Clarion Ledger Daily Newspaper of Jackson, Mississippi featured this editorial
Teen's artwork gains major
to be on display at gallery
When most other kids his age where drawing stick figures, 5-year-old
Kyle Hilton was drawing three-dimensional cartoon figures. Hilton, now
14, is drawing international attention for his pencil-sketch portraits.
Some of Hilton's drawings will be displayed at The Studio Art
Gallery, located at 1255 U.S. 49 South in Richland. The gallery will
start displaying Hilton's drawings Saturday and will continue displaying
it, along with work from other artists, until the end of February.
"He's got a lot of talent for his age," said Donald
Phillips, owner of The Studio Art Gallery. "He's the first I've
seen that young with that much talent in a long time. He could be famous
one day if he doesn't burn out."
Phillips and others who have seen Hilton's work are impressed with
the lifelike detail he brings to his drawings at such a young age and
with no formal art instruction.
"It's pretty cool having my drawings displayed at an art
gallery," said Hilton, who spends between two and two-and-a-half
hours a day drawing. "I know God gave me the talent and I'm going
to try to follow through with it, because I feel that is his plan for
Hilton, a freshman at Terry High School, said he was reluctant to
tell his teachers and classmates about his ability, and didn't even
enroll in art class this year. It wasn't until Hilton's father, Thomas
Hilton, brought some of his drawings to school that his teachers
discovered his talent.
"I didn't really tell people about my drawing before because I
thought it might have been showing off," Kyle Hilton said.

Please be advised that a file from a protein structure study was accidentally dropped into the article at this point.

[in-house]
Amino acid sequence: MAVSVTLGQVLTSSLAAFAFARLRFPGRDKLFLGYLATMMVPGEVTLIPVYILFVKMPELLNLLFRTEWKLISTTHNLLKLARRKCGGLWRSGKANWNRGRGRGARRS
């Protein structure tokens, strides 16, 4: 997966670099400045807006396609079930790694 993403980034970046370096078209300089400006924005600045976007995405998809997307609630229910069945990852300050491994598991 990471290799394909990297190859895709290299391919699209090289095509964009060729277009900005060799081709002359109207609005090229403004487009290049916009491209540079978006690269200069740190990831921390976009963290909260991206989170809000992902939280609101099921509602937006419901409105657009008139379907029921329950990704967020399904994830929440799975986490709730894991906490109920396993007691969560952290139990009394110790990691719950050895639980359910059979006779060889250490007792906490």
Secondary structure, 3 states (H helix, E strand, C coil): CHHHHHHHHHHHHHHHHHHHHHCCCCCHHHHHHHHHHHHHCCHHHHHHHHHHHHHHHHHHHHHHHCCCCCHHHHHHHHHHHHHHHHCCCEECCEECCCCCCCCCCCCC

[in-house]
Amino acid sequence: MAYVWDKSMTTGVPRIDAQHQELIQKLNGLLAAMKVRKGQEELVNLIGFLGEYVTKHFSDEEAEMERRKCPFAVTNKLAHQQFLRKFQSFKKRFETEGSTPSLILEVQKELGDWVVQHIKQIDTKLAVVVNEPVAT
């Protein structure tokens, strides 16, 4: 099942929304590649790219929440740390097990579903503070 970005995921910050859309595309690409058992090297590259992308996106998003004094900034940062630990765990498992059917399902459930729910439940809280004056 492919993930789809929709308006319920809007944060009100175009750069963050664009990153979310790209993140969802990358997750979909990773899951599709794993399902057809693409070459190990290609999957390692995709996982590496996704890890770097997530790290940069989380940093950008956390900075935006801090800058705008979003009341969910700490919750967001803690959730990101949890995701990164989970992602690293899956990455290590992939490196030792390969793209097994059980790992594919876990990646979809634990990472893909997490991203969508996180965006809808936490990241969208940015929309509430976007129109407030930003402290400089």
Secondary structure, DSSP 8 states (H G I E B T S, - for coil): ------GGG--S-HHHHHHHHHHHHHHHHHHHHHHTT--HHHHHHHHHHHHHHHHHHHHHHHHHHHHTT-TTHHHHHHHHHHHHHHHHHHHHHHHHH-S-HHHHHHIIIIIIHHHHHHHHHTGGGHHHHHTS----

"I've never really liked being in the center of attention. I knew I
had some talent, but I didn't want to think too highly of myself."
Those who are unable to see Hilton's work at the Art Studio Gallery
can check out some of his portraits on the Internet at www.ailspromotions.com,
the Web site of Ails Promotions & Marketing where his father works.
Thomas Hilton said he used to draw as a teenager, but that his son
picked up his love of art on his own.
"He started by drawing pictures of his toys," Thomas Hilton
"I knew his gift was just a God-given talent, and it is
remarkable where he has taken it."
Kyle Hilton is still not entirely sure where his talent will take
him, but it is clear already that he doesn't plan to be a starving
Thomas Hilton said his son's portraits are currently going for $75
unframed and $95 framed.
Thomas Hilton also said that his son has been commissioned by a man
named John Ahern, from Queensland, Australia, to draw two portraits for
a Web site.
"I really don't know what to do with the money," Kyle
Hilton said. "I guess I'll just hold on to it. I'm not a big